The large tree and shrub windbreaks that have been a part of the solution for southeast Missouri cotton producers are being removed and are not being replaced. This change is due to the introduction of center-pivot irrigation, expansion of the area needed to maneuver large agricultural implements, the cost of establishing windbreaks, and the time needed for the trees to grow tall enough to prevent damage. However, producers are urged to use these windbreaks where feasible.

A field edge with tall vegetation.
Figure 1. Barrier strips of tall vegetation can reduce wind erosion and related damage to a cotton crop.

Barrier strips of small grains, switchgrass or some other type of tall vegetation (Figure 1) can be effective in reducing the wind flow over a field. Barrier strips several rows wide should be planted parallel to the crop rows and should be spaced close enough to protect the cotton. Generally, a distance of ten times the height of the strip will provide adequate control. The strips are most effective when they are oriented perpendicular to the prevailing wind. The advantage of this control method is that the strips remain in place from year to year and prevent erosion even when no crop is present. The disadvantage is that barrier strips use a portion of land that could otherwise be planted to a crop. This method of sand control is especially popular when the government farm program allows the strip to be used for set-aside acres.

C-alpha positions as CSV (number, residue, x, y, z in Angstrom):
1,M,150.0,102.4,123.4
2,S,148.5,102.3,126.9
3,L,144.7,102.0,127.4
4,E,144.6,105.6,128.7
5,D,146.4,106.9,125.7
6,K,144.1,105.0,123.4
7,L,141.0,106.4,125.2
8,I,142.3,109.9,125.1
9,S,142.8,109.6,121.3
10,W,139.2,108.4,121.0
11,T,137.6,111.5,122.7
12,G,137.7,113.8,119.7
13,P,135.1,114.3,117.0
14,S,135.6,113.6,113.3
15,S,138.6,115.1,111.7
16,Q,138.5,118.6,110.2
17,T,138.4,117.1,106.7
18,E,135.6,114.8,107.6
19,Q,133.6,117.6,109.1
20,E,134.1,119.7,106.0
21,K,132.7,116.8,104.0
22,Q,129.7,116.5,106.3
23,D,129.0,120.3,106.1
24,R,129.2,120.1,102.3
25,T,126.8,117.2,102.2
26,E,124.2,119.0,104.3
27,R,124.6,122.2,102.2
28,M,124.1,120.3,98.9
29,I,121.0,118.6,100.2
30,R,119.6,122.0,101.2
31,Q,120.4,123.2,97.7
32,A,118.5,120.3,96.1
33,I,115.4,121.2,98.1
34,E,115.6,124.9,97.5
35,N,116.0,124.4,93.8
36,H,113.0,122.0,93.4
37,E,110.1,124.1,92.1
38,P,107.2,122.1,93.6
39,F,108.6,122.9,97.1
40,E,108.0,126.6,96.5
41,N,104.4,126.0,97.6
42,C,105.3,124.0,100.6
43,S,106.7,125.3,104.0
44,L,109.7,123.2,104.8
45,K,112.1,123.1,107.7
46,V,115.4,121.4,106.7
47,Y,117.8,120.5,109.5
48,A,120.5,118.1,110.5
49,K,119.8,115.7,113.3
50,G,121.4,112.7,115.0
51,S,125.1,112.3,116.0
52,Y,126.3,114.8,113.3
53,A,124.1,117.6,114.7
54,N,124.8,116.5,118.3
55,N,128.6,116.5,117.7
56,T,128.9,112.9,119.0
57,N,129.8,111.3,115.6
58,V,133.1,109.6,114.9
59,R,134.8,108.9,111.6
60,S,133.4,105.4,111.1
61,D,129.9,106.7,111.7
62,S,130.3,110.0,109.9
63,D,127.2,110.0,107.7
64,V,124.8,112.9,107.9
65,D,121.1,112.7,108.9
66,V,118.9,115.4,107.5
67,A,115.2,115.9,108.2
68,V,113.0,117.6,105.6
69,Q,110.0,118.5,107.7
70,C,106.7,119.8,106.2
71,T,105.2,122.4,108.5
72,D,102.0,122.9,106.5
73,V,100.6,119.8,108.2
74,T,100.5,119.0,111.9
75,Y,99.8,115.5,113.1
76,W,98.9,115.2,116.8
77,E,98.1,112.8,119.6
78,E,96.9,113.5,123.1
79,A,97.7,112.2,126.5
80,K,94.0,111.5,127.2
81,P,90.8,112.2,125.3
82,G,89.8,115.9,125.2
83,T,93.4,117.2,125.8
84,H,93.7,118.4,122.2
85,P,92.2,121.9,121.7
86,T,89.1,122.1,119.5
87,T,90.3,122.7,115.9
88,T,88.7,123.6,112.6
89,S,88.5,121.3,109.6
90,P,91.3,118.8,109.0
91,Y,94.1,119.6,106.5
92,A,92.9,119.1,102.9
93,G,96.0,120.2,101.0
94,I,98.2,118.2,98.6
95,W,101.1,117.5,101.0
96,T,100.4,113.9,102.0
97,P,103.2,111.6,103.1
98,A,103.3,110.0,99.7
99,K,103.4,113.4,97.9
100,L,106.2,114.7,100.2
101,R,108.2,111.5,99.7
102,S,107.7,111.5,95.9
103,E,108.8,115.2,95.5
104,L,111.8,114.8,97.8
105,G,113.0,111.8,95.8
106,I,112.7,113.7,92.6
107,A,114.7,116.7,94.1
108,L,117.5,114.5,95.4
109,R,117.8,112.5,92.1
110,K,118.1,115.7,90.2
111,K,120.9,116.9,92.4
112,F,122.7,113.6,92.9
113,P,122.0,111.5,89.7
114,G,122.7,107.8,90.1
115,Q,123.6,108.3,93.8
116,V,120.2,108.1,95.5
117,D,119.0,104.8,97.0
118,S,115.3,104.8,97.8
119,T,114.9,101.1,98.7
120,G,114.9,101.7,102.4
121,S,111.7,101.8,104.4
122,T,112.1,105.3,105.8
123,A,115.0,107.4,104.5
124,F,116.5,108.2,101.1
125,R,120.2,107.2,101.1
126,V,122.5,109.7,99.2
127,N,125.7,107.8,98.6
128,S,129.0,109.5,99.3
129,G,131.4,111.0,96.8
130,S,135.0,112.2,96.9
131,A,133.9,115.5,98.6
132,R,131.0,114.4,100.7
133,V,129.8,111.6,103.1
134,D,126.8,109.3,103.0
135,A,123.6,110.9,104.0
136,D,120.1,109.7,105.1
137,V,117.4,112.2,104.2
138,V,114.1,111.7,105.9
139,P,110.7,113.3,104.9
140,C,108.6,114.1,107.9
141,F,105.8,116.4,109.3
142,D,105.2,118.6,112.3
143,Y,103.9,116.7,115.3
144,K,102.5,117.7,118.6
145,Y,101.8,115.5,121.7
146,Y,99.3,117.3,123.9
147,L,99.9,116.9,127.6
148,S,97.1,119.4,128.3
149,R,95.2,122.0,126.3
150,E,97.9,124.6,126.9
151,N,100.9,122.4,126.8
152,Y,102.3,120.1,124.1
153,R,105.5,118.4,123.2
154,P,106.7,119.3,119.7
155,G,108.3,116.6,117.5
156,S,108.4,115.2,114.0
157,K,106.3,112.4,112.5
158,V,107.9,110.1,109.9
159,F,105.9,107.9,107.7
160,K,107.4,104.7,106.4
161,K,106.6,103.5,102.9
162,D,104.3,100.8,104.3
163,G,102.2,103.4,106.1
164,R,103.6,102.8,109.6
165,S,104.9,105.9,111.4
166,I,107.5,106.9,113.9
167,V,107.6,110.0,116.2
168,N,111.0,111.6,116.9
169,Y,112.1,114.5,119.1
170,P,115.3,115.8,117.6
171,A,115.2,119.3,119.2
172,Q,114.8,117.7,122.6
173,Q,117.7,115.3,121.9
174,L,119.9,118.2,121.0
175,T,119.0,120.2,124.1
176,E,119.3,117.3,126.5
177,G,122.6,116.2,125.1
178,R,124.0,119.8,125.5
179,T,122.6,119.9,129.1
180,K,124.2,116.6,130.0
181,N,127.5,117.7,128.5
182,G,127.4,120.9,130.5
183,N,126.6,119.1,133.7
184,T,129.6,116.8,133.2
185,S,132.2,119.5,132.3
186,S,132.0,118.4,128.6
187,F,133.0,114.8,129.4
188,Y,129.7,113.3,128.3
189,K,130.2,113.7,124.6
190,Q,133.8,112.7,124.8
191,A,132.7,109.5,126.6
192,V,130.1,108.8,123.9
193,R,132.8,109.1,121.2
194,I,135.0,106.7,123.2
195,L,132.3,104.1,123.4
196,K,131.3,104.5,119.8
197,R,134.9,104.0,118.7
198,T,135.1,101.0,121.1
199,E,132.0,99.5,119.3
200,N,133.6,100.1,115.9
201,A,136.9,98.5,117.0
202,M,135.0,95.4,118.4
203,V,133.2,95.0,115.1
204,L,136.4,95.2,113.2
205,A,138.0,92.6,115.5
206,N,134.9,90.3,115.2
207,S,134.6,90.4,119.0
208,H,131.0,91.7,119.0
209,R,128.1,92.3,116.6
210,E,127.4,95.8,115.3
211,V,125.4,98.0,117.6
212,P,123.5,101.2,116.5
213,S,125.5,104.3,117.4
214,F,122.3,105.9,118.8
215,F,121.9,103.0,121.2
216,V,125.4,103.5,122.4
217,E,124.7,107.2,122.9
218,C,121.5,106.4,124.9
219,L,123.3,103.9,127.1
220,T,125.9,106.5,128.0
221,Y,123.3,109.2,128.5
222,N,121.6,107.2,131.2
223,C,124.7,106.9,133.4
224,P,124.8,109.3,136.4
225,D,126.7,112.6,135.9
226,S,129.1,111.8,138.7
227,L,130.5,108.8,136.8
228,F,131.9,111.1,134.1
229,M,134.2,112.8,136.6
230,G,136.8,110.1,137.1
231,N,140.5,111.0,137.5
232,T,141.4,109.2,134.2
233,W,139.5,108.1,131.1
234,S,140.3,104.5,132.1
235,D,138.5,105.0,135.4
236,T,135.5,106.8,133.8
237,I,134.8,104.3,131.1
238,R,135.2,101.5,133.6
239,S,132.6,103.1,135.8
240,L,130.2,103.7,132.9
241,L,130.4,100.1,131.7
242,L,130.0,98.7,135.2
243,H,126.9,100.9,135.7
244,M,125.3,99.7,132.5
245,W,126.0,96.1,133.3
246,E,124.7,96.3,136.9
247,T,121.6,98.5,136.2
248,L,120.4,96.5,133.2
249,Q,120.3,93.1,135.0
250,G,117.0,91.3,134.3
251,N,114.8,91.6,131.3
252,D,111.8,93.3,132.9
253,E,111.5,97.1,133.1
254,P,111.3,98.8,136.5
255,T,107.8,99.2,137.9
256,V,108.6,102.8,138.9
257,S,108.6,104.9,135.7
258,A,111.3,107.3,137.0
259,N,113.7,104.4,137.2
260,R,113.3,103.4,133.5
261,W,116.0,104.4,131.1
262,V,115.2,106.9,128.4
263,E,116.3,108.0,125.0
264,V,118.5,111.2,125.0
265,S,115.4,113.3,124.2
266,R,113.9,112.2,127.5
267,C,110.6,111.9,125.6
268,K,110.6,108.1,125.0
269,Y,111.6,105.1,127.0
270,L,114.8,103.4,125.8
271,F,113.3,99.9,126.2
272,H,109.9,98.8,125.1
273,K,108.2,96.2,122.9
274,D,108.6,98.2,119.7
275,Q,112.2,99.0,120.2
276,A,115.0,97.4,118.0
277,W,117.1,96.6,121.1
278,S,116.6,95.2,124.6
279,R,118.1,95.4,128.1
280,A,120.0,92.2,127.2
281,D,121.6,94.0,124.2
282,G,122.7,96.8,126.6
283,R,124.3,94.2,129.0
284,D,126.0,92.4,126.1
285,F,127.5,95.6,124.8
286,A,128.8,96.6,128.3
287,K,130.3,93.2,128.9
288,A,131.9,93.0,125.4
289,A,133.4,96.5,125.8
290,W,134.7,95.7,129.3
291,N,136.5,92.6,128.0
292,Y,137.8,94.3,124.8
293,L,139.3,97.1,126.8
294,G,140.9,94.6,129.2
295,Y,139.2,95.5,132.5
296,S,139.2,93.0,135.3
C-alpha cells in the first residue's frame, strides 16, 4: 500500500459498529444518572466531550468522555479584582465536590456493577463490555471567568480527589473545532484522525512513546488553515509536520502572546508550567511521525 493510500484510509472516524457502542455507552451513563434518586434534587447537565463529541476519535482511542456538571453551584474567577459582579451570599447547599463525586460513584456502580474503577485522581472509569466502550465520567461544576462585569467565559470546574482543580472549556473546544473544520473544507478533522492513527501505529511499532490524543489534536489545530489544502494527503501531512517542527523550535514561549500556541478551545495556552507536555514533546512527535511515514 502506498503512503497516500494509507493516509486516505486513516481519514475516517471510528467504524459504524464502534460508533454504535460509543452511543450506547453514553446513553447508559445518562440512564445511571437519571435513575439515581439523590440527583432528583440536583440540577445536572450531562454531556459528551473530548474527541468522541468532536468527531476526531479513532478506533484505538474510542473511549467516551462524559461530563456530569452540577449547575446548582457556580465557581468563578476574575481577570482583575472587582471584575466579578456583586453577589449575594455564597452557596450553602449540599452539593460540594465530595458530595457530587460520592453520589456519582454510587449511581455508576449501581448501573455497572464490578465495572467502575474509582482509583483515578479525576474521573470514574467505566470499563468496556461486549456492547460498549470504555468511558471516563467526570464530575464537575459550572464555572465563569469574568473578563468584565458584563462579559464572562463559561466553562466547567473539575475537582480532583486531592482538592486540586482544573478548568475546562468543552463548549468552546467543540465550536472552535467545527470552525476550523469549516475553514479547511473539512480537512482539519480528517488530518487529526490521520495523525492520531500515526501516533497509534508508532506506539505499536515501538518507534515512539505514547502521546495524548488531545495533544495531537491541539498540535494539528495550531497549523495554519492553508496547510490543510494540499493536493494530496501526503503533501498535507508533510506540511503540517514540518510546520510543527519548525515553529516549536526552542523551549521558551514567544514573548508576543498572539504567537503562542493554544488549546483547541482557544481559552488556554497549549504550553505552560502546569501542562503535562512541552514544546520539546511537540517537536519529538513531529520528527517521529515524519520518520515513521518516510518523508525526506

Conservation tillage is one of the best methods for preventing damage from wind erosion. No-till, ridge-till, slot-till, and other tillage systems that minimize disturbance of the soil during field preparation and planting are proven techniques for controlling wind erosion.

A small grain used as a cover crop for cotton.
Figure 2. A small grain used as a cover crop for cotton can be planted solid or in furrows.